While I’m never one to rush things this time of year, in staring at my little desk calendar this morning, it’s become clear that Thanksgiving is on the horizon. This year, we’re hosting Sam’s family again for what will be the second time, and I’m not going to lie: I don’t feel any more organized or together after Round 1. Last year there was a lot of turkey talk and I panicked (in hindsight, irrationally so), admitted I had no clue what I was doing, and delegated the bird to Sam who really waited until the eleventh hour (i.e. Wednesday) to buy the turkey and we ended up having a roulade situation instead of a traditional roasted bird, which was all fine and good. I made pie and cranberries and mashed potatoes. I recall making a chicory salad but no one seems to remember it, so it clearly didn’t make that big of an impression. Sam’s sister Christa brought her famous stuffed mushrooms and his nephew, Kevin, brought wine. People were happy, so I was happy.
But it does seem that, regardless if you’ve been hosting for two years or twenty, there’s this constant impetus to regroup and reimagine and somehow do it all better each year. And on one hand, I get that: all the food magazines come, each claiming to have the end all and be all in revamped stuffing or the newest trick to mashed potatoes and it’s all … a little exhausting, isn’t it? What I crave isn’t so much the newest, edgiest stuffing but more the gold standards that we pull out every year. Our family’s classics. We don’t have those yet, but we’re working on it. If it were up to Sam, this simple fruit crisp would be a candidate for sure, and if you’re someone who trembles at the thought of homemade pie, this is a stellar way to make life a little simpler this year.
Fruit crisps and crumbles are great because they’re rustic and forgiving and relatively hard to truly mess up. I used to make a Pear and Cranberry Pie in my early days at Marge, when I’d bake in the wee hours of the morning and sell slices at the farmers market in San Francisco. I often had a slice, sometimes still warm, for breakfast in that period of time after I’d set up the booth but before any customers would arrive. Because our market was in a particularly foggy neighborhood that rarely saw sun, the mornings were really cold and damp: I’d layer up and do a lot of pacing and had a little camp heater at my feet. Pie and coffee always helped. So this crisp is inspired by that pie and my fond memories of those days, and the filling is virtually the same. I mixed up the crumble topping by adding Bob’s Red Mill whole wheat flour, marzipan and sliced almonds to make it a bit more special, a bit less everyday. It’s still as simple as can be to pull together, but feels holiday-worthy. I realize not everyone loves marzipan and the camp seems to be pretty strongly divided, but if you’re in the Pro Camp as we happen to be, I think you’ll be quite fond of this dessert.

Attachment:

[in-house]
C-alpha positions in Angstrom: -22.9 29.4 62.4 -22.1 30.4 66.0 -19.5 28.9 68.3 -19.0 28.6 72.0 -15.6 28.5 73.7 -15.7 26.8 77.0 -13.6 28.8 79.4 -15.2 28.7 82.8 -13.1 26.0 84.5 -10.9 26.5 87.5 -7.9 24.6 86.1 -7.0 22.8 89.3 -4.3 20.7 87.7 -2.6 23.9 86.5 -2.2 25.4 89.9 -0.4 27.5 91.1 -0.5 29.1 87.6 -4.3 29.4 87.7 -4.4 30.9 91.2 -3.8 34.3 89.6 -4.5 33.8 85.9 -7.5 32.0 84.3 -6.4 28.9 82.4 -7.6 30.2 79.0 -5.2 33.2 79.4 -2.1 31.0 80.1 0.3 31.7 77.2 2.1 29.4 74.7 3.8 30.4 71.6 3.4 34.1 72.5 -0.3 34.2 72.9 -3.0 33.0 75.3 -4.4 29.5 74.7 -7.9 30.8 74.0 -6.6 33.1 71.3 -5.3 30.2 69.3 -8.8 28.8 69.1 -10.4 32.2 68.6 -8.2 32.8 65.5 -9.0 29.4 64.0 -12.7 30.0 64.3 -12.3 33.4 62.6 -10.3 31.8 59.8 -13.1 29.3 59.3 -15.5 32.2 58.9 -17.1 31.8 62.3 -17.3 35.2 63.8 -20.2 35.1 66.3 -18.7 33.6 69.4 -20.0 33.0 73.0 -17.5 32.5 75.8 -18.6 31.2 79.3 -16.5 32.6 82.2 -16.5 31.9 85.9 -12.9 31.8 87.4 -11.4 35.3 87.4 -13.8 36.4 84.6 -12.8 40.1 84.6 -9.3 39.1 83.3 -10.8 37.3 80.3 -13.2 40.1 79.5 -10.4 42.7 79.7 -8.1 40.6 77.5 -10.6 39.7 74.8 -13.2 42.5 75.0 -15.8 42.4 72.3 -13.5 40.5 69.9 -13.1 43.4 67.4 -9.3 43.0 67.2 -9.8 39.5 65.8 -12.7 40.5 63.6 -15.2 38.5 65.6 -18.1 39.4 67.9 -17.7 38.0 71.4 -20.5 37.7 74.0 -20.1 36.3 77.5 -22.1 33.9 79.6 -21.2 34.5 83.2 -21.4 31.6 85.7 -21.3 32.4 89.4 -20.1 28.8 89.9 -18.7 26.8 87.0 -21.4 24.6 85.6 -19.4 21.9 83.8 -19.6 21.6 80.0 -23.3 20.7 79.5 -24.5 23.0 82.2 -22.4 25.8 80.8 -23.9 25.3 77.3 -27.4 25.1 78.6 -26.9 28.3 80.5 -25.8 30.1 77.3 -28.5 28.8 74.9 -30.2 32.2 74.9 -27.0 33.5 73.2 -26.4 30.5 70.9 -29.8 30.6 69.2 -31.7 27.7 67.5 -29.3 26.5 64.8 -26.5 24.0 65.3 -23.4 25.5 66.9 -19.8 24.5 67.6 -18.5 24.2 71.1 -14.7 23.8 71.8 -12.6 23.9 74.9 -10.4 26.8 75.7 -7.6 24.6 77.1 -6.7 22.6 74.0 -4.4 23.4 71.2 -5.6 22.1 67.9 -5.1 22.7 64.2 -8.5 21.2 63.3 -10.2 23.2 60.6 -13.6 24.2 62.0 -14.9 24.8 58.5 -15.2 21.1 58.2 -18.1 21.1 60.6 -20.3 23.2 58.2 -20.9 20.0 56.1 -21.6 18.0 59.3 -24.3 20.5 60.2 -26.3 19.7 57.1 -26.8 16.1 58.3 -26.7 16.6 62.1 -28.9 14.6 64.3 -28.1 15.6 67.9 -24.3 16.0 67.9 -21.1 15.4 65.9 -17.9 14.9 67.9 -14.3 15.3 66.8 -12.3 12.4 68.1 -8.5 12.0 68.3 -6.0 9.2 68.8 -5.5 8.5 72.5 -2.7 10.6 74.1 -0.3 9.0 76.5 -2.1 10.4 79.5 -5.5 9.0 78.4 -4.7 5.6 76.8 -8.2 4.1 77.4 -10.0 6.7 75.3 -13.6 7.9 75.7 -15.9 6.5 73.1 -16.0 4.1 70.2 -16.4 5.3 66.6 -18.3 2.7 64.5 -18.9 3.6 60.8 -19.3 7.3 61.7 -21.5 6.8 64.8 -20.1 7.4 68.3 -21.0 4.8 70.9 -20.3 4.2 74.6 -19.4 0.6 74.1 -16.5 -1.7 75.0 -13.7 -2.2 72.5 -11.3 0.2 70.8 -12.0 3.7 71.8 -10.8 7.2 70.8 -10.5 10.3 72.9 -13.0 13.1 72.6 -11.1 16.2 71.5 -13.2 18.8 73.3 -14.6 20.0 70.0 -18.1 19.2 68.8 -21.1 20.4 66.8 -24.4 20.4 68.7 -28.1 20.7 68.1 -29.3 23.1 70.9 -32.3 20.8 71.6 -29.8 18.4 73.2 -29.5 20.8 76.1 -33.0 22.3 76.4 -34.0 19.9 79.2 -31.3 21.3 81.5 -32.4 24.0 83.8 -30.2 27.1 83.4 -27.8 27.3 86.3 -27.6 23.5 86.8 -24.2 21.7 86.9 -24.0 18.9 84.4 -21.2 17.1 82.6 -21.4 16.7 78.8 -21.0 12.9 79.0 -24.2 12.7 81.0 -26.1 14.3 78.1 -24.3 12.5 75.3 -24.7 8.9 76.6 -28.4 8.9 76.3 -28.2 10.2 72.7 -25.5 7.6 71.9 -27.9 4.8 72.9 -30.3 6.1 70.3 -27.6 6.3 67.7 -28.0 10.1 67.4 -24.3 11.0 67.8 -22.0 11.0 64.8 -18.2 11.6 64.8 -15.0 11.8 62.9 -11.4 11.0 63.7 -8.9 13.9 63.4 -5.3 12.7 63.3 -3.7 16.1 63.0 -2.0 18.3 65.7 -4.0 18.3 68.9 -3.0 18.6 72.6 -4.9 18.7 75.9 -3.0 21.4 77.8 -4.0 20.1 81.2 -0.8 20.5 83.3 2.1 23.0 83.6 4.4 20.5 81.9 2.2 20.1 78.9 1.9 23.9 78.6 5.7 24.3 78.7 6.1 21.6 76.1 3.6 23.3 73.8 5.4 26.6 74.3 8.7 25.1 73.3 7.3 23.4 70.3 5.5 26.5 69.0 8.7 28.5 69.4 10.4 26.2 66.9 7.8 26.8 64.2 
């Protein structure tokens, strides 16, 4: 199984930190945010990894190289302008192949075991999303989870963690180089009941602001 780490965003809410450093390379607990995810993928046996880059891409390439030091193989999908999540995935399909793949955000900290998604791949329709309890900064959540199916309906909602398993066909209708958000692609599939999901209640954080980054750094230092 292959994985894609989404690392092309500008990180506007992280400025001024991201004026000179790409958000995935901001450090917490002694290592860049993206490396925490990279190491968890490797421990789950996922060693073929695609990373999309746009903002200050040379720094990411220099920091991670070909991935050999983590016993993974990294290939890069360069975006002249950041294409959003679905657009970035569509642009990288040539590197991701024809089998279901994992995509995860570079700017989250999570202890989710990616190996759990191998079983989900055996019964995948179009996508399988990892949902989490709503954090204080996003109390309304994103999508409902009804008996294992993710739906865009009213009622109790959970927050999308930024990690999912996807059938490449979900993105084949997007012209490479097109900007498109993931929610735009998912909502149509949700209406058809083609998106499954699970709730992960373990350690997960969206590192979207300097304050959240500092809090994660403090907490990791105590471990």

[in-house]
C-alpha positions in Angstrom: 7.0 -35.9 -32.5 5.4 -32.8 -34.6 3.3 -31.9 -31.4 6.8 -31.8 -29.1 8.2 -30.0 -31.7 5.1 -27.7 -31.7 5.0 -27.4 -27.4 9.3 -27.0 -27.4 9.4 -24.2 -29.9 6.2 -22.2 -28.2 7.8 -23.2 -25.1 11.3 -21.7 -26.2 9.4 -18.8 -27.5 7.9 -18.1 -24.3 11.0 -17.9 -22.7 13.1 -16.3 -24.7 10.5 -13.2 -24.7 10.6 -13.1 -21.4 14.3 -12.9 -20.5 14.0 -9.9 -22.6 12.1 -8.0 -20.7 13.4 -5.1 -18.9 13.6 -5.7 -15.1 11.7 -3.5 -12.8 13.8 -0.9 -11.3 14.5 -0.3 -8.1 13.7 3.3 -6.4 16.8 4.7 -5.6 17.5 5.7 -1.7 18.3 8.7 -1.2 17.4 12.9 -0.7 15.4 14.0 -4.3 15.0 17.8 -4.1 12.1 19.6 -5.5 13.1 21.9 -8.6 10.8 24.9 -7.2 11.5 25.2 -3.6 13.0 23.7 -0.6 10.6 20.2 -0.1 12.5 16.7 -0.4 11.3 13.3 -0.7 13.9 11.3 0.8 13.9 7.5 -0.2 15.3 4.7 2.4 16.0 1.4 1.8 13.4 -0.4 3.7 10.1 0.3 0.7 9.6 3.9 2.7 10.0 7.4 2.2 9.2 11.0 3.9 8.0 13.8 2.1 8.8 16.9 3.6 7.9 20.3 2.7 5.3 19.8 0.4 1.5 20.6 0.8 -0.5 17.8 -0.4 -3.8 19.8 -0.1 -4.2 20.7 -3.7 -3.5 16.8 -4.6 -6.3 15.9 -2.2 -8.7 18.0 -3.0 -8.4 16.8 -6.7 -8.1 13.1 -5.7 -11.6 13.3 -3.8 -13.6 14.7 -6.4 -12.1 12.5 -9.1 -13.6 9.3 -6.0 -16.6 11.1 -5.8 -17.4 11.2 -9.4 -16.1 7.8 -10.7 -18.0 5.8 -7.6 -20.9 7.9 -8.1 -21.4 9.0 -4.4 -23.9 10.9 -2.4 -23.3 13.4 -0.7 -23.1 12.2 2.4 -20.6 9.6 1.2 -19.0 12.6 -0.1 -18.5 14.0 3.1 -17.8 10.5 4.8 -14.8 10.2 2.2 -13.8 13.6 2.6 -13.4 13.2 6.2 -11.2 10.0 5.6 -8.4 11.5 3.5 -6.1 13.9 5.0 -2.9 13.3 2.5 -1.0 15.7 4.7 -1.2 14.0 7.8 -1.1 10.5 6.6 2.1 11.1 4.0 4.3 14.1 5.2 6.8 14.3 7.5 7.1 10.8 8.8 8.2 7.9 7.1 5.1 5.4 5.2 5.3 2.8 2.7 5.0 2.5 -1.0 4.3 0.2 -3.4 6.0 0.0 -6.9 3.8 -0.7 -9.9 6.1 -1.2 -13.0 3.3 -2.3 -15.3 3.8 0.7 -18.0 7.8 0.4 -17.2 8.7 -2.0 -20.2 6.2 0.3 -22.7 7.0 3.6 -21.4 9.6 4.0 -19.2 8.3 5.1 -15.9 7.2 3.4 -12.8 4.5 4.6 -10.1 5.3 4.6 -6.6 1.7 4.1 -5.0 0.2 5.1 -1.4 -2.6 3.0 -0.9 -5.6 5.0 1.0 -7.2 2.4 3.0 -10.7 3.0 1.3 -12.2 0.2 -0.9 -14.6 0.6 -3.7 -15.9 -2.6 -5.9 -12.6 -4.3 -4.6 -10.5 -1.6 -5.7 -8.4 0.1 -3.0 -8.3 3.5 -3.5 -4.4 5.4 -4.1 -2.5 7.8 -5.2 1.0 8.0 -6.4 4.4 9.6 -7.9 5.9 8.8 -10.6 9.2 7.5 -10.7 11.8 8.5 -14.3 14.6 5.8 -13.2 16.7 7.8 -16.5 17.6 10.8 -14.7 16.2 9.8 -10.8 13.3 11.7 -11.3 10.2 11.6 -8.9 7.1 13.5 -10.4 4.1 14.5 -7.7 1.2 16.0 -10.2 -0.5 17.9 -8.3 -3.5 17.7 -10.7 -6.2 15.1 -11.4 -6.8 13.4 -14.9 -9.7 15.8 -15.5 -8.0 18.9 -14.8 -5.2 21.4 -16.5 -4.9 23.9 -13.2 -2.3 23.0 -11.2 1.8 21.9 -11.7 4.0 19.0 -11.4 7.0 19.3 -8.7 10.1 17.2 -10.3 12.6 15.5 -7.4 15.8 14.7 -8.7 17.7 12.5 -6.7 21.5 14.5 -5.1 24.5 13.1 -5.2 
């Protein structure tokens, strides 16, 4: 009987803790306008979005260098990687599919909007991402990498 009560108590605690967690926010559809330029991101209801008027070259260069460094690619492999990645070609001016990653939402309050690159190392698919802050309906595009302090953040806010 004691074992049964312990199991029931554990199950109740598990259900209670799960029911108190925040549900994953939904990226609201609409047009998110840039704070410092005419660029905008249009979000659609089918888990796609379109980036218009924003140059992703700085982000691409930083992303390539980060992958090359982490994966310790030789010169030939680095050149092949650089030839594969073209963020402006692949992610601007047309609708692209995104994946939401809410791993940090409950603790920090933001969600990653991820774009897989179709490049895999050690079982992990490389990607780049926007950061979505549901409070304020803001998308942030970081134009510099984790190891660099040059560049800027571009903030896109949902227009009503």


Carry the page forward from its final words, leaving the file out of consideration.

I plan to post a few simple holiday recipes this month that I hope you may find inspiring, or may help you round out a holiday meal this season. In truth, I’m doing this a bit selfishly as I’m trying out a few dishes before the holiday myself to see if they’re good candidates for our ‘do again’ list — no crazy four-layer pies or revolutionary ways to do cranberry sauce, but just great, simple classics with perhaps a bit of a twist that I hope you’ll love. We’ll start here, with dessert. Always a solid place to start. Cook’s Note: When shopping for marzipan, if you can find almond paste it’s virtually the same thing, but even better — it’s more difficult to find, so I wrote marzipan into the recipe, but in general, almond paste has less sugar and more ground almonds. Either one will be fine in this recipe.